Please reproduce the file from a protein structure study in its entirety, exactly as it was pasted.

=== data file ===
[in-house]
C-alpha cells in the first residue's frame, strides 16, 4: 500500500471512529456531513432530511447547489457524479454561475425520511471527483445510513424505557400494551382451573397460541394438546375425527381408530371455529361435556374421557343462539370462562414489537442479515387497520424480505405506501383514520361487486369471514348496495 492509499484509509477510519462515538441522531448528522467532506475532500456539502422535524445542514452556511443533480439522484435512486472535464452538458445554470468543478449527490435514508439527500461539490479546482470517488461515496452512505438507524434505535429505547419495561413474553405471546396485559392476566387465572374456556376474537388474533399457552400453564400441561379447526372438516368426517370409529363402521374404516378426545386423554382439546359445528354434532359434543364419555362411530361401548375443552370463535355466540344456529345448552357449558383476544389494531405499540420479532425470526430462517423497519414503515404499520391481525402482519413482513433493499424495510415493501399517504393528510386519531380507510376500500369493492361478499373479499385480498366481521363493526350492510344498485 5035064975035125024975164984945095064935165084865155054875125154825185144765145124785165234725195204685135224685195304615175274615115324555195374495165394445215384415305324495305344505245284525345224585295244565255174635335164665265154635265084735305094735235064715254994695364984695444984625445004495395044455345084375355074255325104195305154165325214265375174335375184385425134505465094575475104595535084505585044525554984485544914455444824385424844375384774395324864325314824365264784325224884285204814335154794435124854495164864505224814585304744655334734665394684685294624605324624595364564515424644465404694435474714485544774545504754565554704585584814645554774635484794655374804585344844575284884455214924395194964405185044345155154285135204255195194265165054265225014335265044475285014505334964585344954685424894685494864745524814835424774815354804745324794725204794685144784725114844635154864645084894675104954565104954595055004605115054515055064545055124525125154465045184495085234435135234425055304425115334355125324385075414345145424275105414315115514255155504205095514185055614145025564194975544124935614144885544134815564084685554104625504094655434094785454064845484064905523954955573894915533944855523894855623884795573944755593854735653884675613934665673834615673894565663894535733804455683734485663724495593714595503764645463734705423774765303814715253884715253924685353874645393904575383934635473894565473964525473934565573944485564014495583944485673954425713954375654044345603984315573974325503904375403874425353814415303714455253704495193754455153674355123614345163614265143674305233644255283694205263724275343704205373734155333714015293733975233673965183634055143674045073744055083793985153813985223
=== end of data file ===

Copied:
[in-house]
C-alpha cells in the first residue's frame, strides 16, 4: 500500500471512529456531513432530511447547489457524479454561475425520511471527483445510513424505557400494551382451573397460541394438546375425527381408530371455529361435556374421557343462539370462562414489537442479515387497520424480505405506501383514520361487486369471514348496495 492509499484509509477510519462515538441522531448528522467532506475532500456539502422535524445542514452556511443533480439522484435512486472535464452538458445554470468543478449527490435514508439527500461539490479546482470517488461515496452512505438507524434505535429505547419495561413474553405471546396485559392476566387465572374456556376474537388474533399457552400453564400441561379447526372438516368426517370409529363402521374404516378426545386423554382439546359445528354434532359434543364419555362411530361401548375443552370463535355466540344456529345448552357449558383476544389494531405499540420479532425470526430462517423497519414503515404499520391481525402482519413482513433493499424495510415493501399517504393528510386519531380507510376500500369493492361478499373479499385480498366481521363493526350492510344498485 5035064975035125024975164984945095064935165084865155054875125154825185144765145124785165234725195204685135224685195304615175274615115324555195374495165394445215384415305324495305344505245284525345224585295244565255174635335164665265154635265084735305094735235064715254994695364984695444984625445004495395044455345084375355074255325104195305154165325214265375174335375184385425134505465094575475104595535084505585044525554984485544914455444824385424844375384774395324864325314824365264784325224884285204814335154794435124854495164864505224814585304744655334734665394684685294624605324624595364564515424644465404694435474714485544774545504754565554704585584814645554774635484794655374804585344844575284884455214924395194964405185044345155154285135204255195194265165054265225014335265044475285014505334964585344954685424894685494864745524814835424774815354804745324794725204794685144784725114844635154864645084894675104954565104954595055004605115054515055064545055124525125154465045184495085234435135234425055304425115334355125324385075414345145424275105414315115514255155504205095514185055614145025564194975544124935614144885544134815564084685554104625504094655434094785454064845484064905523954955573894915533944855523894855623884795573944755593854735653884675613934665673834615673894565663894535733804455683734485663724495593714595503764645463734705423774765303814715253884715253924685353874645393904575383934635473894565473964525473934565573944485564014495583944485673954425713954375654044345603984315573974325503904375403874425353814415303714455253704495193754455153674355123614345163614265143674305233644255283694205263724275343704205373734155333714015293733975233673965183634055143674045073744055083793985153813985223